Guernsey's criminal vetting plan to going ahead

Image caption, The States is to press ahead with its Guernsey Vetting Bureau plan

People who work with children and vulnerable adults in Guernsey will undergo full criminal record checks, the States has said.

A vetting and barring system set up by the former Labour government in the UK last year has been halted after complaints.

Home Secretary Theresa May said the intention was to bring it back to "common-sense levels".

But the Home Department said its local vetting proposals will go ahead.

'Wide scope'

The Vetting and Barring Scheme (VBS) for England, Wales and Northern Ireland was introduced last year as a response to the murders of two schoolgirls by caretaker Ian Huntley in Soham, Cambridgeshire, in 2002.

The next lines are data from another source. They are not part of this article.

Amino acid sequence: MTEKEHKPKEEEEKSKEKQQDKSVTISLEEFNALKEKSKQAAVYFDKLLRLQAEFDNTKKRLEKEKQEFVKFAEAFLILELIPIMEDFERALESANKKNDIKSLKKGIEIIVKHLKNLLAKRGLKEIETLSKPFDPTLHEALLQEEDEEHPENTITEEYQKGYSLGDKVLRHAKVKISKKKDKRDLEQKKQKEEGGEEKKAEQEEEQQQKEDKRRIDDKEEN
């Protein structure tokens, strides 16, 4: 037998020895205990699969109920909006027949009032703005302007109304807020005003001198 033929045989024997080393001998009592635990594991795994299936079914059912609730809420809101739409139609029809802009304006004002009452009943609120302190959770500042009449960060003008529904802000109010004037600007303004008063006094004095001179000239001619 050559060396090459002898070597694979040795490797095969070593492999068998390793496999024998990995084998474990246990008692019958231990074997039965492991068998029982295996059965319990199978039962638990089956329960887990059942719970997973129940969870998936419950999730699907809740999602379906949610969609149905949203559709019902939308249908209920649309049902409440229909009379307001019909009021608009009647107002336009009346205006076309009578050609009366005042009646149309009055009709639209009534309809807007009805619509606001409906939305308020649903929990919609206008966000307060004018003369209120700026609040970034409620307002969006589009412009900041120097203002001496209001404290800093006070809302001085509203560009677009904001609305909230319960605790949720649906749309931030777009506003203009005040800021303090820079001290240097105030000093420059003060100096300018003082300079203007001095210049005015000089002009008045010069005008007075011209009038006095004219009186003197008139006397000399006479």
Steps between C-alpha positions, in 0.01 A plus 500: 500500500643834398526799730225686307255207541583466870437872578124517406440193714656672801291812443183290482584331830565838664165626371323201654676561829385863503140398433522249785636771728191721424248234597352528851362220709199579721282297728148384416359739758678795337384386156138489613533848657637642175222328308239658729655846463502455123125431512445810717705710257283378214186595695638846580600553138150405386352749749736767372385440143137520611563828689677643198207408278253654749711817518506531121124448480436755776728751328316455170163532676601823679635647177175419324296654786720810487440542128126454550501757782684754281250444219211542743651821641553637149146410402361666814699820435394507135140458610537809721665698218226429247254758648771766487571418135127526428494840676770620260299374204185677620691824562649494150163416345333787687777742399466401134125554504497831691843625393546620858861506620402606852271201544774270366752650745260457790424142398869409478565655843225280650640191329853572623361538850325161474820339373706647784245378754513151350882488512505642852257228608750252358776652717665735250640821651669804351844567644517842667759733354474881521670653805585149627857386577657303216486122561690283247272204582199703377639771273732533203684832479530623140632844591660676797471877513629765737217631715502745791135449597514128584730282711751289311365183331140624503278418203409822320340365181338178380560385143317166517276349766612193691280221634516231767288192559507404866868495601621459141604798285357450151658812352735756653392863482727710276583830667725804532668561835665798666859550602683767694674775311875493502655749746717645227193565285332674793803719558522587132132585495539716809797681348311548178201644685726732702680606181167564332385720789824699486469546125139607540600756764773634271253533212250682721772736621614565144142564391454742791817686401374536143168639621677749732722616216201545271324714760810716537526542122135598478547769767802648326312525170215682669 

It was designed to close loopholes that allowed inappropriate people to work with children.

Chief Officer Paul Whitfield, told BBC News it was important to make sure the system was proportionate to the community.

Mr Whitfield said the Home Department was in contact with its UK counterparts about the review, but it still planned to press ahead with creating a Guernsey Vetting Bureau.

This will be able to runs checks on employees through the existing UK Criminal Records Bureau.

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